It seems a cat is trying to adopt me, in the way that the wild kitties do on Kauai. First I saw it hanging in all four corners of my yard. Then I spotted it walking the perimeter in daylight. Next came the dead bird offering on the stairs leading up to my porch. And then this morning, it was sleeping on the front door mat, a cozy retreat in a night of heavy rain.
So far it hasn't let me get close, but slowly and surely it's building up its courage.
I was thinking about courage when I read a Democracy Now! report from a correspondent who has been covering the revolutions in Egypt and Libya:
”One of the things that was really remarkable over the past year that I saw in both Egypt and Libya is the fearlessness of people," [Anjali] Kamat says. "I was really taken aback by the scenes of crowds of people running into armed tanks, running into vehicles that [opened] opening fire — people just without any fear."
And I wondered, what would be the equivalent in America? Braving the “midnight madness” of a Black Friday sale at Wal-Mart? Or simply daring to open your mouth about the madness at all?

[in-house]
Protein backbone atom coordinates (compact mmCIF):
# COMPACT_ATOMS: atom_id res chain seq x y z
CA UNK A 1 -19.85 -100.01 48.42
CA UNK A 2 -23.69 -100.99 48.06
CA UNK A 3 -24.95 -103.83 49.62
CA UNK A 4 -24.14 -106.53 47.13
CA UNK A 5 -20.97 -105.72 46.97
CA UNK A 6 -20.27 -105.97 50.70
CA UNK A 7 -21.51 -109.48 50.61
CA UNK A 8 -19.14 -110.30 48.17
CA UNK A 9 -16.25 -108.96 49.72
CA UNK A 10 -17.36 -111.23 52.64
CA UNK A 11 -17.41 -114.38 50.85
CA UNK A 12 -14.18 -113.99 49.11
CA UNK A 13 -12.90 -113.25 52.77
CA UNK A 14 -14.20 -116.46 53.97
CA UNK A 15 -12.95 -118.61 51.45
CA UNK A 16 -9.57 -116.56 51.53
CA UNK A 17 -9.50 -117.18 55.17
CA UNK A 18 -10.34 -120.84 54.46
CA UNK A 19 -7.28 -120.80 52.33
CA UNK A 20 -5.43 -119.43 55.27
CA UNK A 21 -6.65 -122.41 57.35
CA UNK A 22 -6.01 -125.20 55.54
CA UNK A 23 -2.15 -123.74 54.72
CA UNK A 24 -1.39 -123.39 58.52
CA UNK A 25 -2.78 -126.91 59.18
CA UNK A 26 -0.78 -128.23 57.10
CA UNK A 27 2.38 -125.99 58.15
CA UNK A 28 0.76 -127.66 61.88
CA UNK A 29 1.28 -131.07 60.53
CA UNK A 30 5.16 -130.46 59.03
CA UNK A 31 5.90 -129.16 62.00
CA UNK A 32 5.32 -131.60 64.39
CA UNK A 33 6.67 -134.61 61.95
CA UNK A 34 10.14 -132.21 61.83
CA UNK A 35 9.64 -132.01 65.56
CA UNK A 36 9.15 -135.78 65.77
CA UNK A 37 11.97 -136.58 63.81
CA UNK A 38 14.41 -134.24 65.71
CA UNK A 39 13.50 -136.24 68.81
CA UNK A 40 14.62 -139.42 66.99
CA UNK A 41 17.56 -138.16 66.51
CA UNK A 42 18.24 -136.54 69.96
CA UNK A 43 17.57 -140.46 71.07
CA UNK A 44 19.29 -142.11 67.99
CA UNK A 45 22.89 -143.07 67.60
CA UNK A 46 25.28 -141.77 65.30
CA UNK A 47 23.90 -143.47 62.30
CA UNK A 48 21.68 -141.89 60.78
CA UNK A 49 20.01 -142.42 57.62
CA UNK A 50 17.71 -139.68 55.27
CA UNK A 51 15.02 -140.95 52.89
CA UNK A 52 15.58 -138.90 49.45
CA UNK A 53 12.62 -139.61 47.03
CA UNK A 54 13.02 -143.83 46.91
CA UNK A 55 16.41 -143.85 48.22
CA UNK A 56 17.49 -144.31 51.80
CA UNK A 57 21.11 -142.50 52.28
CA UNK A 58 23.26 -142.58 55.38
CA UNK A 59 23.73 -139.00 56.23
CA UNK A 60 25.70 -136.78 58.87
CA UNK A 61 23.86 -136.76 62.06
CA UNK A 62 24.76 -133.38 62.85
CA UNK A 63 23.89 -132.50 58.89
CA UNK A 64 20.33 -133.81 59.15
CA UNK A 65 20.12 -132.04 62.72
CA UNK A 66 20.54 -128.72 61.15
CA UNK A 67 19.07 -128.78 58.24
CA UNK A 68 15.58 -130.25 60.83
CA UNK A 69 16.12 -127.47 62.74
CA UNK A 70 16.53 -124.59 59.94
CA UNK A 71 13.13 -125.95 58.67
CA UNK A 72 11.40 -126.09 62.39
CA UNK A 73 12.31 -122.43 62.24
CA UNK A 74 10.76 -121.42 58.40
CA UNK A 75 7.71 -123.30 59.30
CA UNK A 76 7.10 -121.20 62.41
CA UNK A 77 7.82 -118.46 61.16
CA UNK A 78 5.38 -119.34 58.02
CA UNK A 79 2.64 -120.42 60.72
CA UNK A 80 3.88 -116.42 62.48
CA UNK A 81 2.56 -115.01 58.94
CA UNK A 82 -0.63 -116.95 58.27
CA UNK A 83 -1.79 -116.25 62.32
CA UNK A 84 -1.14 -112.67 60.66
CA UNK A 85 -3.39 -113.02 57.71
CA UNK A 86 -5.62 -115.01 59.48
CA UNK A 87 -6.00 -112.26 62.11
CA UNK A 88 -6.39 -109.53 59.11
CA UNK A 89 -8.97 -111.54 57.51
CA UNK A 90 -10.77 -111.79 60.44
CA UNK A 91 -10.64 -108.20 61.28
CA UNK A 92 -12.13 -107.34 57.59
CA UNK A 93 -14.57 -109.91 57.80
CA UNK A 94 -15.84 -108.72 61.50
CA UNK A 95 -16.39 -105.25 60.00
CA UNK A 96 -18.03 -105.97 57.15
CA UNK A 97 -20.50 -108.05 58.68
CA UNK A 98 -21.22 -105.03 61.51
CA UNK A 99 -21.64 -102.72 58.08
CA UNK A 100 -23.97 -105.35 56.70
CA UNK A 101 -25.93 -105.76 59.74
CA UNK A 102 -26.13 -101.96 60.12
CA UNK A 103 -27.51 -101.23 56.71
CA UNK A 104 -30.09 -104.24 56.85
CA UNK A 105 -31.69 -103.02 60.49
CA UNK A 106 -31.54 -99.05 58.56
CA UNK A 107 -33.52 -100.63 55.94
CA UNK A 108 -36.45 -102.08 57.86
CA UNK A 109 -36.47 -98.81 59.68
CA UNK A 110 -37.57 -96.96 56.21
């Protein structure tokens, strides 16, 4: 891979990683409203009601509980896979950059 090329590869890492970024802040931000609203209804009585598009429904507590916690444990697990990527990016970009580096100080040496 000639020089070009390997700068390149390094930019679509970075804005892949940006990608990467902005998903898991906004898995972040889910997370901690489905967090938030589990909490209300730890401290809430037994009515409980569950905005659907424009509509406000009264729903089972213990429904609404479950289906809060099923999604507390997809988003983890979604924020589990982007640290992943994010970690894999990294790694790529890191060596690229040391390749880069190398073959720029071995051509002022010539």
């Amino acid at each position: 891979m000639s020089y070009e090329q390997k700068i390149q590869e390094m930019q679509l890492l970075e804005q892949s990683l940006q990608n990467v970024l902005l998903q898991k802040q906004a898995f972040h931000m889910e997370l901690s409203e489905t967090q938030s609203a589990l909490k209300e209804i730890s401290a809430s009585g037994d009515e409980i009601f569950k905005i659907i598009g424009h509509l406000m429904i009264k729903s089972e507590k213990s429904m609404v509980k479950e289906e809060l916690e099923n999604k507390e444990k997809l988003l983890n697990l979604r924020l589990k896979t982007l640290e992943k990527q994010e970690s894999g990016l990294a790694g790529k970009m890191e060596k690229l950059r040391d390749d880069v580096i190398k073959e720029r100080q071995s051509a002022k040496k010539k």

Speaking of madness, two story assignments took me to the North Shore recently, where I was stunned to see what's happening to the road at the Lumahai overlook. It's like they're taking down an entire mountain there, and all I could think was, whoa, that's an awful lot of soil to have exposed on the rainiest part of the island in winter.... Crazy.
I couldn't get a picture, because the traffic was backed up and there was nowhere to pull over. But on the way up, I did stop at Kalihiwai Road, as I'd heard that two fishing accesses there had been closed.
Sure enough, I found this:
To put the location in context, this access runs between property owned by oil heiress Anne Getty Earhart on one side:
I'm not sure who put up the Posted Keep Out No Trespassing sign on the gate. It could've been Anne's staff, seeing as how they already installed irrigation heads in the access, which makes it often muddy and creates a tripping hazard, and planted palms right along the fence, so that fallen fronds block the way at times.
Or it could've been Ben's people.
I know it wasn't the KISC guys, who are treating a serious infestation of fire ants introduced a decade ago by Anne's landscape contractor, Dan Shook, because I asked their leader, Keren Gundersen, and she said, “We can't close that off because it's a public access.”
But the KISC crew did recycle an old David Henkin for Lt. Gov. sign, which they posted at the head of another long-used fishing trail on the west side of Ben's property warning folks about the fire ants there.